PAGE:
Cultural system
Cultural system

One of our ambitions is to contribute to a general theory of cultural evolution. The mathematical theories of cultural evolution proposed by what is often referred to as the California School (established by Cavalli-Sforza, Feldman, Boyd and Richerson) has not been able to approach many of the important questions that arise within social science and the humanities, for example systems of beliefs and opinions, social networks and political systems.

There is a need to shift from studying single cultural elements in isolation to studying systems of such cultural elements, and to how these systems of culture are created and how they change. These systems are created by the relationships between the separate elements. Focusing on these, we are also able to formalise and build upon existing theories within the social sciences and the humanities (e.g. dialectic, structuralism and social constructions).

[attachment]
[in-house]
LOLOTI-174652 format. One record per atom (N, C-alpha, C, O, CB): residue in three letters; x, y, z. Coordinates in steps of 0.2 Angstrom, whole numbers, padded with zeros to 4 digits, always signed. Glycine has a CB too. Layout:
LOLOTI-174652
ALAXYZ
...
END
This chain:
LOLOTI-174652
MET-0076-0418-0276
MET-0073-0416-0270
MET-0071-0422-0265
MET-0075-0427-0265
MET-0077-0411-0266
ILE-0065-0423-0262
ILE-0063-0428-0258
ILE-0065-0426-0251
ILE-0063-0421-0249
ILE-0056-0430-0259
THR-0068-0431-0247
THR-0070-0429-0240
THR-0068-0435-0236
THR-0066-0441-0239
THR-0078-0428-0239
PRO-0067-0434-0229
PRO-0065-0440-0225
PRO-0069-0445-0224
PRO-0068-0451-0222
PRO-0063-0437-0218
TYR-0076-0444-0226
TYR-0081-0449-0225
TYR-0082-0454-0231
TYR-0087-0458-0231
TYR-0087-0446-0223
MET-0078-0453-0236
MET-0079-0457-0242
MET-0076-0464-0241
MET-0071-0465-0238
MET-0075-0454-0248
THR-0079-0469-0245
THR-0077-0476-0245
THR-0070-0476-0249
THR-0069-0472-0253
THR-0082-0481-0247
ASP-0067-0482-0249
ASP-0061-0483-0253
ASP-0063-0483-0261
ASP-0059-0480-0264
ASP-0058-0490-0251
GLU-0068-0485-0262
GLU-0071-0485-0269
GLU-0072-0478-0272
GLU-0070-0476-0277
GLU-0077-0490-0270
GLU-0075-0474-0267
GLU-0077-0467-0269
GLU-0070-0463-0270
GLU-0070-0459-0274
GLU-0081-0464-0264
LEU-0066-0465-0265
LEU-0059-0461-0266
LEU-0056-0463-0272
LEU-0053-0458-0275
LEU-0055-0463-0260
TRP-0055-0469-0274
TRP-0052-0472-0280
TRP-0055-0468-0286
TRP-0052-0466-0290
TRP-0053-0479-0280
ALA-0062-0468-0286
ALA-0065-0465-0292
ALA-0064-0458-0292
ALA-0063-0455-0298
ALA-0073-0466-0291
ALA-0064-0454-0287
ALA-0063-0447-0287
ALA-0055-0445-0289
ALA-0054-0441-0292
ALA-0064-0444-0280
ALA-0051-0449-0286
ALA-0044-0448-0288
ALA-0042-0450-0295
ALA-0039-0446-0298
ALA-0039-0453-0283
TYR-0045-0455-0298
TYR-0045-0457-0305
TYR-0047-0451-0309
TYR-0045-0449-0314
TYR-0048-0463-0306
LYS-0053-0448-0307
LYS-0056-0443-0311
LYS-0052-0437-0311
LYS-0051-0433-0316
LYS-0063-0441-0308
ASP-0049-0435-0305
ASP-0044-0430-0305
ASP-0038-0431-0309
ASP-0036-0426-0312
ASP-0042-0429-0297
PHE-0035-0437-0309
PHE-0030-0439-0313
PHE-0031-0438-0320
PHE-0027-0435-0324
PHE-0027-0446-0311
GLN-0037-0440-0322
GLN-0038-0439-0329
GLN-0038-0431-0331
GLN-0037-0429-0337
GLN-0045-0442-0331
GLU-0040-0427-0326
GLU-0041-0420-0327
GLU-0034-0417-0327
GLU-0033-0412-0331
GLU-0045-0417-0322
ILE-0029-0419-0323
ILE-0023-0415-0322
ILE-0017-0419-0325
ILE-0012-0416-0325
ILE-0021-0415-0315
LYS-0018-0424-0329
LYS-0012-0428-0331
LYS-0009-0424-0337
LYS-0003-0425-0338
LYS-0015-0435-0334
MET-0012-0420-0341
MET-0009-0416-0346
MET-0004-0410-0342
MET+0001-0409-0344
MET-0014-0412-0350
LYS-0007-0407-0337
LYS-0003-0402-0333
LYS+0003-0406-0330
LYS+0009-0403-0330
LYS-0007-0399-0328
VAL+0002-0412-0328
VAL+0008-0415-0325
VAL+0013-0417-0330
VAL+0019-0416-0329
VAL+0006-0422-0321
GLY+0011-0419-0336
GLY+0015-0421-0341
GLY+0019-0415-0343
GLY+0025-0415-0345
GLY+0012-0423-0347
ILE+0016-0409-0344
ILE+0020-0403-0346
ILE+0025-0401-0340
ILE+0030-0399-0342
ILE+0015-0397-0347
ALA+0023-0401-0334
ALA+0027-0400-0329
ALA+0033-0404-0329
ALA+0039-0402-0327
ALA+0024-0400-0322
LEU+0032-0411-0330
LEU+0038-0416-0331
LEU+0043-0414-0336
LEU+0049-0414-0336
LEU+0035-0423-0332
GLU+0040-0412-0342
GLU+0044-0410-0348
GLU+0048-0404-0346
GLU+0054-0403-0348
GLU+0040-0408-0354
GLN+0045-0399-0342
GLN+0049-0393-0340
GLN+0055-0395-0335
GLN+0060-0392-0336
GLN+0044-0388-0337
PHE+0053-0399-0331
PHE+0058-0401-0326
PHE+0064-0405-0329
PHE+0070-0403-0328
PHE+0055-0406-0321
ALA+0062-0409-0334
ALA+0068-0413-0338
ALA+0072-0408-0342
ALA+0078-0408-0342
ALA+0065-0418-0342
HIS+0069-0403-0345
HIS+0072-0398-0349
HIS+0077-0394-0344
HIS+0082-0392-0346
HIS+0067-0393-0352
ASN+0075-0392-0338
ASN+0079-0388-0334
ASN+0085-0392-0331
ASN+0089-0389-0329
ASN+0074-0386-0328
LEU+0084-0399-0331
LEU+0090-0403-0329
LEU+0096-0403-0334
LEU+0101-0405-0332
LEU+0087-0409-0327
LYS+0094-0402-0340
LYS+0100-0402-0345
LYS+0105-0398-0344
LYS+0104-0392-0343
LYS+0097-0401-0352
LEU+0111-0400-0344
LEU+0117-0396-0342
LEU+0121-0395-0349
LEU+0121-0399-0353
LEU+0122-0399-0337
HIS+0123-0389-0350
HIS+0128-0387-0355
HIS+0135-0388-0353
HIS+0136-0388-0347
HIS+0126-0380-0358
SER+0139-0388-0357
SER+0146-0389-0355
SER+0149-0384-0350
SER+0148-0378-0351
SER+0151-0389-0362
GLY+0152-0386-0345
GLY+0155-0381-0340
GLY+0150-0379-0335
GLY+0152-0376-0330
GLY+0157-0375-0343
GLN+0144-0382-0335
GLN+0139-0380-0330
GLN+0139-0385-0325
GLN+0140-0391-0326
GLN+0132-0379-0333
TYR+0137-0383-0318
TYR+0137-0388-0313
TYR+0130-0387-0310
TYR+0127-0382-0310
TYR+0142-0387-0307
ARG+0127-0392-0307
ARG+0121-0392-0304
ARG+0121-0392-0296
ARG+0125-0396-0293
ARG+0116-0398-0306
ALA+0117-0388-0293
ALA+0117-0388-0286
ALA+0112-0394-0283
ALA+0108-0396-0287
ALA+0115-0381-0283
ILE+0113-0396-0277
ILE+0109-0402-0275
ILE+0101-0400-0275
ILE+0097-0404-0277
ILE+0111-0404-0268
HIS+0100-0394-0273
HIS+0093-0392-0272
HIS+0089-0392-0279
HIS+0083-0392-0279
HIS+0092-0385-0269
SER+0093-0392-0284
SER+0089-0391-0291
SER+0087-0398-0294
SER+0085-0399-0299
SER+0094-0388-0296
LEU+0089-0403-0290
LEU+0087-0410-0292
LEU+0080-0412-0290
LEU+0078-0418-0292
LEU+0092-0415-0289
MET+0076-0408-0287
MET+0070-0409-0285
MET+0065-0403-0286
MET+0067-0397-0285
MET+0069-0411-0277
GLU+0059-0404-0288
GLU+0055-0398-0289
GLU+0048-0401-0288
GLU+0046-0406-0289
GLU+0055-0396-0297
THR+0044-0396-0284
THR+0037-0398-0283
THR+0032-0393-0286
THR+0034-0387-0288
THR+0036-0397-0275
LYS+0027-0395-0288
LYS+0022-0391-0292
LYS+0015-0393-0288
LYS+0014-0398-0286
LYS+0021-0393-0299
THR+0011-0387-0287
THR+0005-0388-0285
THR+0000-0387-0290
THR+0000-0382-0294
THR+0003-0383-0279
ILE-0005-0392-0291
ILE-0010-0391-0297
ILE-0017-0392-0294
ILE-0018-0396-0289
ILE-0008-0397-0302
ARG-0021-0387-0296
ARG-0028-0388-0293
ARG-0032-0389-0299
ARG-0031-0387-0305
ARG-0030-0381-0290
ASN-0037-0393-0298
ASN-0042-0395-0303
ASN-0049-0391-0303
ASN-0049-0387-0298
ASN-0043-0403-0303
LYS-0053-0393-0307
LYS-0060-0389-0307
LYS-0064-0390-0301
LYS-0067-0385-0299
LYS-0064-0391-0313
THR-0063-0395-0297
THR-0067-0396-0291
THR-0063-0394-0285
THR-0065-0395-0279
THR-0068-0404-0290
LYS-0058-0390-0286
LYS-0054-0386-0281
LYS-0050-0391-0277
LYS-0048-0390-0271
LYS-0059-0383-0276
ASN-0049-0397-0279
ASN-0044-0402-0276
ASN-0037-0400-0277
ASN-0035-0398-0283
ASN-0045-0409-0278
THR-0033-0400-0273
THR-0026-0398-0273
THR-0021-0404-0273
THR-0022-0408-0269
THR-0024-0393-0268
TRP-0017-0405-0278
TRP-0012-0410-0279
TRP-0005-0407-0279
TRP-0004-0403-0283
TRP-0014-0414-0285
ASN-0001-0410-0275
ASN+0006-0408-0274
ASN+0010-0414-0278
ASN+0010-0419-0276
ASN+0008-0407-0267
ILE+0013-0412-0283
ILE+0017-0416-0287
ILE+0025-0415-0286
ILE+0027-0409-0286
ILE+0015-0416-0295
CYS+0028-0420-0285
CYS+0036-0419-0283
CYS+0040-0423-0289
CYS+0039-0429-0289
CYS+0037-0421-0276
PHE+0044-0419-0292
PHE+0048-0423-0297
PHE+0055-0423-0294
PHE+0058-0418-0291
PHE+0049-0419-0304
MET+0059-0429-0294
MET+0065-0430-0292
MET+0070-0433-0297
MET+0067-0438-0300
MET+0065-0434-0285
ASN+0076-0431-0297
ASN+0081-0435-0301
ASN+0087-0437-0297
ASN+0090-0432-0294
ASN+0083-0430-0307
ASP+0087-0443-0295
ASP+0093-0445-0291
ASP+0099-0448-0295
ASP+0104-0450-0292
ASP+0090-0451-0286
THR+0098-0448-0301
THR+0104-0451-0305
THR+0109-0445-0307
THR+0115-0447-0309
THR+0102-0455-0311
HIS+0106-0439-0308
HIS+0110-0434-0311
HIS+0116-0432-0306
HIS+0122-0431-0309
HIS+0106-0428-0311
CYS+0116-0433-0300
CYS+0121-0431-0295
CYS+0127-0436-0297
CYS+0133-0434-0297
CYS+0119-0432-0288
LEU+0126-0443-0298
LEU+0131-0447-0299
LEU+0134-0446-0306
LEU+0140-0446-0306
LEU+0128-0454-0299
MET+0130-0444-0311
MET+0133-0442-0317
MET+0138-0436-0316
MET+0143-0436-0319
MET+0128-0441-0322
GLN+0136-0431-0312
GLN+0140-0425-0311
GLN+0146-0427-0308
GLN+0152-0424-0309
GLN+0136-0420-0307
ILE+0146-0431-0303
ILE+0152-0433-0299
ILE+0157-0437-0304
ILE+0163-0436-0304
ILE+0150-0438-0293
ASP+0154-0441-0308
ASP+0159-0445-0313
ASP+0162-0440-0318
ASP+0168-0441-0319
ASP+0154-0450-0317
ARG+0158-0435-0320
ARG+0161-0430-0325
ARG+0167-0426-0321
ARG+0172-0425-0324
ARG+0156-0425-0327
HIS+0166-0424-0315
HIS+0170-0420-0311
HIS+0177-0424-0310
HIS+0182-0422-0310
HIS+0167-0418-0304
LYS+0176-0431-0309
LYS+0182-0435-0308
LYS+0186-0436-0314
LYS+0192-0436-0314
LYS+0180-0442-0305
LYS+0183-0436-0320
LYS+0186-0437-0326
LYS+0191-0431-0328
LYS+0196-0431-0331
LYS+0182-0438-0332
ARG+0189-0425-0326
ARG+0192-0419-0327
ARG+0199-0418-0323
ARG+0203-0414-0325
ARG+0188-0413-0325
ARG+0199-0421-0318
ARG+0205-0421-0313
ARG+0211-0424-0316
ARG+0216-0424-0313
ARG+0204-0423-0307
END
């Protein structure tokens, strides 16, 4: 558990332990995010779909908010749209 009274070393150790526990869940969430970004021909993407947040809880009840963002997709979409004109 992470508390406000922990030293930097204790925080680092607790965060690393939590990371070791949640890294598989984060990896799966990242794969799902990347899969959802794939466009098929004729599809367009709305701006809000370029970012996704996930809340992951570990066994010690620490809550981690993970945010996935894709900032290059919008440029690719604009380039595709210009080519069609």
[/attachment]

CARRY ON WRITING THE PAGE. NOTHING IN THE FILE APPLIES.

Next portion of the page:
We have seen how fluctuations (changes in fashion trends) easily emerge when cultural systems change, and that individuals' openness to new culture and a desire to be influential are important properties of a system (Acerbi et al. 2014; Enquist et al. 2017).

We have also studied theoretically how cultural systems strive towards consistency, but that completely consistent or conflict-free systems are unlikely to emerge (Aguilar et al. 2017).

We have also shown that some conditions for using evolutionary game theory to study human behaviour and cultural evolution are often not satisfied (Cownden et al. 2017).